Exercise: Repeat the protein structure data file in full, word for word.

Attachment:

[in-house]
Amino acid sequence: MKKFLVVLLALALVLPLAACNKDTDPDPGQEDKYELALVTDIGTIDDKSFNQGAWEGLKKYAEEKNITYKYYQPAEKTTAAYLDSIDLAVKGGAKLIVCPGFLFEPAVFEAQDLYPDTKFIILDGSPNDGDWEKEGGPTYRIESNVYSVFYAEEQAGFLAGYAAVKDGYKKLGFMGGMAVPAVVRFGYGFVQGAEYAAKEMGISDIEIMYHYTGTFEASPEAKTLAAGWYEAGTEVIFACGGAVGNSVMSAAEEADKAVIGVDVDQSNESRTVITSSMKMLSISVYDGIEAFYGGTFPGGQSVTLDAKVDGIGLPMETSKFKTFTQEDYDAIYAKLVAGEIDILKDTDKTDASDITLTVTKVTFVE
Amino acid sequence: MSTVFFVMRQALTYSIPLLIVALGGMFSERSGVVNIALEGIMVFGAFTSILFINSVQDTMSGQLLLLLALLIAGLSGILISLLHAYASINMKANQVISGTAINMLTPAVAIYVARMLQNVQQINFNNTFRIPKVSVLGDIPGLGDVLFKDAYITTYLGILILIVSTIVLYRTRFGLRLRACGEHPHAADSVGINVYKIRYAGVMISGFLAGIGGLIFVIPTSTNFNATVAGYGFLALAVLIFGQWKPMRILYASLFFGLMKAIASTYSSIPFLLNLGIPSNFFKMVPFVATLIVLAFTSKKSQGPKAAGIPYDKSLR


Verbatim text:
[in-house]
Amino acid sequence: MKKFLVVLLALALVLPLAACNKDTDPDPGQEDKYELALVTDIGTIDDKSFNQGAWEGLKKYAEEKNITYKYYQPAEKTTAAYLDSIDLAVKGGAKLIVCPGFLFEPAVFEAQDLYPDTKFIILDGSPNDGDWEKEGGPTYRIESNVYSVFYAEEQAGFLAGYAAVKDGYKKLGFMGGMAVPAVVRFGYGFVQGAEYAAKEMGISDIEIMYHYTGTFEASPEAKTLAAGWYEAGTEVIFACGGAVGNSVMSAAEEADKAVIGVDVDQSNESRTVITSSMKMLSISVYDGIEAFYGGTFPGGQSVTLDAKVDGIGLPMETSKFKTFTQEDYDAIYAKLVAGEIDILKDTDKTDASDITLTVTKVTFVE
Amino acid sequence: MSTVFFVMRQALTYSIPLLIVALGGMFSERSGVVNIALEGIMVFGAFTSILFINSVQDTMSGQLLLLLALLIAGLSGILISLLHAYASINMKANQVISGTAINMLTPAVAIYVARMLQNVQQINFNNTFRIPKVSVLGDIPGLGDVLFKDAYITTYLGILILIVSTIVLYRTRFGLRLRACGEHPHAADSVGINVYKIRYAGVMISGFLAGIGGLIFVIPTSTNFNATVAGYGFLALAVLIFGQWKPMRILYASLFFGLMKAIASTYSSIPFLLNLGIPSNFFKMVPFVATLIVLAFTSKKSQGPKAAGIPYDKSLR